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Talks at Kansas State University

April 7, 2009

Talk I     Talk II

Talk I: (u, v, and w knots) x (topology, combinatorics, low algebra, and high algebra)

Twenty-Seventh Annual Friends of Mathematics Lecture

Abstract. My subject is a Cartesian product. It runs in three parallel columns - the u column, for usual knots, the v column, for virtual knots, and the w column, for welded, or weakly virtual, or warmup knots. Each class of knots has a topological meaning and a "finite type" theory, which leads to some combinatorics, somewhat different combinatorics in each case. In each column the resulting combinatorics ends up describing tensors within a different "low algebra" universe - the universe of metrized Lie algebras for u, the richer universe of Lie bialgebras for v, and for w, the wider and therefore less refined universe of general Lie algebras. In each column there is a "fundamental theorem" to be proven (or conjectured), and the means, in each column, is a different piece of "high algebra": associators and quasi-Hopf algebras in one, deformation quantization la Etingof and Kazhdan in the second, and in the third, the Kashiwara-Vergne theory of convolutions on Lie groups. Finally, u maps to v and v maps to w at topology level, and the relationship persists and deepens the further down the columns one goes.

The 12 boxes in this product each deserves its own talk, and the few that are not yet fully understood deserve a few further years of research. Thus my talk will only give the flavour of a few of the boxes that I understand, and only hint at my expectations for the contents the (2,4) box, the one I understand the least and the one I wish to understand the most.


Appetizer Handout. Homomorphic_Expansions.pdf.

Main Handout. 3x4.html, 3x4.pdf, 3x4.png (source files: 3x4.zip).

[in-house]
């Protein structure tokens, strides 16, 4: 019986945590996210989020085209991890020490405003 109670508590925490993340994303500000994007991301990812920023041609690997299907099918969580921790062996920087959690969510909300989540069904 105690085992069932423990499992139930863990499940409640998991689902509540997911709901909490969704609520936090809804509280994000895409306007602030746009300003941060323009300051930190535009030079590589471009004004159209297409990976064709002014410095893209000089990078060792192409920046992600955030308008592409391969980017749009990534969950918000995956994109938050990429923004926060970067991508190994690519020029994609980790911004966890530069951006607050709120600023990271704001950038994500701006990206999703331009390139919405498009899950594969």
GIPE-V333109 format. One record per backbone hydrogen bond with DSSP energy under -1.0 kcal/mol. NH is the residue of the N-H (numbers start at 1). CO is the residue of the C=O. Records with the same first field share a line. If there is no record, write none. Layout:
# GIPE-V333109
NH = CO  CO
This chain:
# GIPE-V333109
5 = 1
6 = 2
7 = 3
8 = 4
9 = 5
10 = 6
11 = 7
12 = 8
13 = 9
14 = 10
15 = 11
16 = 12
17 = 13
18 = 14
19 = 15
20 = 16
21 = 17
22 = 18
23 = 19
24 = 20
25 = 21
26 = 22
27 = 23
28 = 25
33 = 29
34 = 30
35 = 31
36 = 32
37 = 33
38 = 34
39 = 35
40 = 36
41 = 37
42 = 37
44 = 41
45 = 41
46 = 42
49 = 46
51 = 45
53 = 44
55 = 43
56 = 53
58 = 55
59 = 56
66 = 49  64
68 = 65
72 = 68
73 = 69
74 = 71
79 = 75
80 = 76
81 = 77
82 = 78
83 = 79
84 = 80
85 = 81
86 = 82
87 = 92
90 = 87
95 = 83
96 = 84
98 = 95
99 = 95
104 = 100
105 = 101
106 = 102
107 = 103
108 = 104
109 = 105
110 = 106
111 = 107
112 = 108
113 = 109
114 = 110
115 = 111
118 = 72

My scratch work. Pensieve: PSU Talk and Pensieve: 1st Kansas Talk.

Talk II: The Hardest Math I've Ever Really Used

Twenty-Seventh Annual Friends of Mathematics Award Banquet

Abstract. What's the hardest math I've ever used in real life? Me, myself, directly - not by using a cellphone or a GPS device that somebody else designed. And in "real life" - not while studying or teaching mathematics?

I use addition and subtraction daily, adding up bills or calculating change. I use percentages often, though mostly it is just "add 15 percents". I seldom use multiplication and division: when I buy in bulk, or when I need to know how many tiles I need to replace my kitchen floor. I've used powers twice in my life, doing calculations related to mortgages. I've used a tiny bit of 2x2 linear algebra for a tiny bit of non-math-related computer graphics I've played with. And for a long time, that was all. In my talk I will tell you how recently a math topic discovered only in the 1800s made a brief and modest appearance in my non-mathematical life. There are many books devoted to that topic and a lot of active research. Yet for all I know, nobody ever needed the actual gory formulas for such a simple reason before.


Handout. hardest.html, hardest.pdf, hardest.png (source files: hardest.zip).

My scratch work. Pensieve: 2nd Kansas Talk.

Some propaganda...

"God created the knots, all else in topology is the work of mortals."

Leopold Kronecker (modified)